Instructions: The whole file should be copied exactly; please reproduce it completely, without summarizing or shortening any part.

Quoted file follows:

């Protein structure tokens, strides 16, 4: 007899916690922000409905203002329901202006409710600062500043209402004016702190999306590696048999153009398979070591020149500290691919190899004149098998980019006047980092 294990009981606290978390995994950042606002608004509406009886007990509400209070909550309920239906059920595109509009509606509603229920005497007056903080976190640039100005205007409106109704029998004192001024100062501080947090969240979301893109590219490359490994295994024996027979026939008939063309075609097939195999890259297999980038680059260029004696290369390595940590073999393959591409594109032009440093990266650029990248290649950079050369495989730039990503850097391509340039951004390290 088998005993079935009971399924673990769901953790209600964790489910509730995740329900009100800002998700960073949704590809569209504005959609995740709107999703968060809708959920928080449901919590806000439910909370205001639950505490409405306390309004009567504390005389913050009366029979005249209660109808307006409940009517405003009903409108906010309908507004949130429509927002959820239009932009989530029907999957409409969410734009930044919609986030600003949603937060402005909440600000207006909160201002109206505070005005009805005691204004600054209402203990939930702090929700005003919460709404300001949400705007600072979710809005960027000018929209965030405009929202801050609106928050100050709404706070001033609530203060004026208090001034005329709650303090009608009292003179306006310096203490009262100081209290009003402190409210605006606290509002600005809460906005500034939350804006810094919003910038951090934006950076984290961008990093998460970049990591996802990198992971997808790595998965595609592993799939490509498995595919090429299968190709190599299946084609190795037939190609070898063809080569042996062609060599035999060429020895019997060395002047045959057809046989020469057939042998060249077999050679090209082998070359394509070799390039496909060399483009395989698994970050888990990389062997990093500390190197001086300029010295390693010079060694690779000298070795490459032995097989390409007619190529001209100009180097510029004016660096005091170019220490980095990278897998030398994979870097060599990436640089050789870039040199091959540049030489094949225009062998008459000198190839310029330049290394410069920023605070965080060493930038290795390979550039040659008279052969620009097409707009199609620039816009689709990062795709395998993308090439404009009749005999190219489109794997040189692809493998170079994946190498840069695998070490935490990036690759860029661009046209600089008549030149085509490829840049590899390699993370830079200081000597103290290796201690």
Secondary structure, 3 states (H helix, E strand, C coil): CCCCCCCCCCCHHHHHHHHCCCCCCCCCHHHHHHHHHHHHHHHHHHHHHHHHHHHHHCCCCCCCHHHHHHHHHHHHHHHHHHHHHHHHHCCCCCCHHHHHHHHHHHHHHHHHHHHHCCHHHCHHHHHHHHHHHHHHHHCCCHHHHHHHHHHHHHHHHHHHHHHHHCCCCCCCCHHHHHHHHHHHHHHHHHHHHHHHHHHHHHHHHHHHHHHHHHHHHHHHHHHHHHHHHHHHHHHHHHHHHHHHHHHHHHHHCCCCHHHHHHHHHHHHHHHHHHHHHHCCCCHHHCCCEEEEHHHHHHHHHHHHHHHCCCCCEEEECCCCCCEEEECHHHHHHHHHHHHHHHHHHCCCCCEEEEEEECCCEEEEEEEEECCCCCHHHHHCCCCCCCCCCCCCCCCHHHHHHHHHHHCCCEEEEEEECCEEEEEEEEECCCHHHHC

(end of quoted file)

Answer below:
């Protein structure tokens, strides 16, 4: 007899916690922000409905203002329901202006409710600062500043209402004016702190999306590696048999153009398979070591020149500290691919190899004149098998980019006047980092 294990009981606290978390995994950042606002608004509406009886007990509400209070909550309920239906059920595109509009509606509603229920005497007056903080976190640039100005205007409106109704029998004192001024100062501080947090969240979301893109590219490359490994295994024996027979026939008939063309075609097939195999890259297999980038680059260029004696290369390595940590073999393959591409594109032009440093990266650029990248290649950079050369495989730039990503850097391509340039951004390290 088998005993079935009971399924673990769901953790209600964790489910509730995740329900009100800002998700960073949704590809569209504005959609995740709107999703968060809708959920928080449901919590806000439910909370205001639950505490409405306390309004009567504390005389913050009366029979005249209660109808307006409940009517405003009903409108906010309908507004949130429509927002959820239009932009989530029907999957409409969410734009930044919609986030600003949603937060402005909440600000207006909160201002109206505070005005009805005691204004600054209402203990939930702090929700005003919460709404300001949400705007600072979710809005960027000018929209965030405009929202801050609106928050100050709404706070001033609530203060004026208090001034005329709650303090009608009292003179306006310096203490009262100081209290009003402190409210605006606290509002600005809460906005500034939350804006810094919003910038951090934006950076984290961008990093998460970049990591996802990198992971997808790595998965595609592993799939490509498995595919090429299968190709190599299946084609190795037939190609070898063809080569042996062609060599035999060429020895019997060395002047045959057809046989020469057939042998060249077999050679090209082998070359394509070799390039496909060399483009395989698994970050888990990389062997990093500390190197001086300029010295390693010079060694690779000298070795490459032995097989390409007619190529001209100009180097510029004016660096005091170019220490980095990278897998030398994979870097060599990436640089050789870039040199091959540049030489094949225009062998008459000198190839310029330049290394410069920023605070965080060493930038290795390979550039040659008279052969620009097409707009199609620039816009689709990062795709395998993308090439404009009749005999190219489109794997040189692809493998170079994946190498840069695998070490935490990036690759860029661009046209600089008549030149085509490829840049590899390699993370830079200081000597103290290796201690």
Secondary structure, 3 states (H helix, E strand, C coil): CCCCCCCCCCCHHHHHHHHCCCCCCCCCHHHHHHHHHHHHHHHHHHHHHHHHHHHHHCCCCCCCHHHHHHHHHHHHHHHHHHHHHHHHHCCCCCCHHHHHHHHHHHHHHHHHHHHHCCHHHCHHHHHHHHHHHHHHHHCCCHHHHHHHHHHHHHHHHHHHHHHHHCCCCCCCCHHHHHHHHHHHHHHHHHHHHHHHHHHHHHHHHHHHHHHHHHHHHHHHHHHHHHHHHHHHHHHHHHHHHHHHHHHHHHHHCCCCHHHHHHHHHHHHHHHHHHHHHHCCCCHHHCCCEEEEHHHHHHHHHHHHHHHCCCCCEEEECCCCCCEEEECHHHHHHHHHHHHHHHHHHCCCCCEEEEEEECCCEEEEEEEEECCCCCHHHHHCCCCCCCCCCCCCCCCHHHHHHHHHHHCCCEEEEEEECCEEEEEEEEECCCHHHHC